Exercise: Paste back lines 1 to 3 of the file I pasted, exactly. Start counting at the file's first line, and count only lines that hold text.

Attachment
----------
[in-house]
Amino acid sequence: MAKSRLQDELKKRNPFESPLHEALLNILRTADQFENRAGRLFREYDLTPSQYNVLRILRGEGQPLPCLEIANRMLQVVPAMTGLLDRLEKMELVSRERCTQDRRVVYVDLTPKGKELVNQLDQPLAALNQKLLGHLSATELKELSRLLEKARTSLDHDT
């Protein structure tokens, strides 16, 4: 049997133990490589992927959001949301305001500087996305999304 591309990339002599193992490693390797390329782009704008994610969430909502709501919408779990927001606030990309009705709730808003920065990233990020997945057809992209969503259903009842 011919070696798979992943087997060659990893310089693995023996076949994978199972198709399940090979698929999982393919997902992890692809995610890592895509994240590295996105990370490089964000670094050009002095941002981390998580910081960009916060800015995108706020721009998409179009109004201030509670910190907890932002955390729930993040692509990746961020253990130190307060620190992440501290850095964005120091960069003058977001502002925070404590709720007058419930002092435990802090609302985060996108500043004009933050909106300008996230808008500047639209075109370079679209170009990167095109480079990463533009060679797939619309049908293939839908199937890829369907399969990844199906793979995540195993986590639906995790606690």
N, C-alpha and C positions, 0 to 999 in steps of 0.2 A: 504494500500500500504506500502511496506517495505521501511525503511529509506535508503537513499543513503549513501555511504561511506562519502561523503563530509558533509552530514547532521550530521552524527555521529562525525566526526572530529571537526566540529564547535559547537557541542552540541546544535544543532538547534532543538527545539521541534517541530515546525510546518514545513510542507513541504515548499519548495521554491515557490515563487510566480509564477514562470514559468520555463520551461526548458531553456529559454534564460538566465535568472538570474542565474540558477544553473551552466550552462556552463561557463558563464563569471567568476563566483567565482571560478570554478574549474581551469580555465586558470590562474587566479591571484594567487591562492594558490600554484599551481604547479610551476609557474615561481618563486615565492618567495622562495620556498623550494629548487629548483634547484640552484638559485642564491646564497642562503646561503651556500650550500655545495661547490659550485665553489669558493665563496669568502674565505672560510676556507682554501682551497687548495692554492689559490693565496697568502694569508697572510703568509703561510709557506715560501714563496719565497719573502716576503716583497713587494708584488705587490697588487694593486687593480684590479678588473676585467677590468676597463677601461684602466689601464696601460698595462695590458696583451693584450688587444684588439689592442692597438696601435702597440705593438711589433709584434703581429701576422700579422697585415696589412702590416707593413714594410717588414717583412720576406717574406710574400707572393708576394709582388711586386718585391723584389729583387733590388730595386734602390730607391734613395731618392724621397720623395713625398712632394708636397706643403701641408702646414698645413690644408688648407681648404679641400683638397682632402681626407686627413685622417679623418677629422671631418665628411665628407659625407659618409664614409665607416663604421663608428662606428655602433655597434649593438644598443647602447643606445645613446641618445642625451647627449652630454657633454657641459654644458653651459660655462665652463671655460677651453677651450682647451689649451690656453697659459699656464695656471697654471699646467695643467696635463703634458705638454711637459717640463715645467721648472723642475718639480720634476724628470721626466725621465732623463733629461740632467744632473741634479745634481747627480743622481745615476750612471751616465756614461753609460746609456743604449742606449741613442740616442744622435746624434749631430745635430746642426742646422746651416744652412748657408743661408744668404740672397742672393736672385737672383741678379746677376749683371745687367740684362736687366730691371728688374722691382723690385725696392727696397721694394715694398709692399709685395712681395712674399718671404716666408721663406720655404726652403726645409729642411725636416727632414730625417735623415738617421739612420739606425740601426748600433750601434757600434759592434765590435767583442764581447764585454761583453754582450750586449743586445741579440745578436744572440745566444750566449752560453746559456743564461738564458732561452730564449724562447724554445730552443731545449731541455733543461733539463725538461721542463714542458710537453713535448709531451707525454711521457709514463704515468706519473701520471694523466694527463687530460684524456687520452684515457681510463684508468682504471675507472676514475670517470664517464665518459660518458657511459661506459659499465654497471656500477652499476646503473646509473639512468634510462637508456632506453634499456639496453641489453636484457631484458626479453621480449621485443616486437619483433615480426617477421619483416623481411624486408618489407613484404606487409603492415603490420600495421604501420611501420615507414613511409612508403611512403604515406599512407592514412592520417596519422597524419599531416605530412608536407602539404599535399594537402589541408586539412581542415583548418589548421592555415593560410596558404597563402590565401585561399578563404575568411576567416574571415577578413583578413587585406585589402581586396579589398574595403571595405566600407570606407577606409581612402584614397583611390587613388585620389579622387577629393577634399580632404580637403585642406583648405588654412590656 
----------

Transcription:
[in-house]
Amino acid sequence: MAKSRLQDELKKRNPFESPLHEALLNILRTADQFENRAGRLFREYDLTPSQYNVLRILRGEGQPLPCLEIANRMLQVVPAMTGLLDRLEKMELVSRERCTQDRRVVYVDLTPKGKELVNQLDQPLAALNQKLLGHLSATELKELSRLLEKARTSLDHDT
């Protein structure tokens, strides 16, 4: 049997133990490589992927959001949301305001500087996305999304 591309990339002599193992490693390797390329782009704008994610969430909502709501919408779990927001606030990309009705709730808003920065990233990020997945057809992209969503259903009842 011919070696798979992943087997060659990893310089693995023996076949994978199972198709399940090979698929999982393919997902992890692809995610890592895509994240590295996105990370490089964000670094050009002095941002981390998580910081960009916060800015995108706020721009998409179009109004201030509670910190907890932002955390729930993040692509990746961020253990130190307060620190992440501290850095964005120091960069003058977001502002925070404590709720007058419930002092435990802090609302985060996108500043004009933050909106300008996230808008500047639209075109370079679209170009990167095109480079990463533009060679797939619309049908293939839908199937890829369907399969990844199906793979995540195993986590639906995790606690």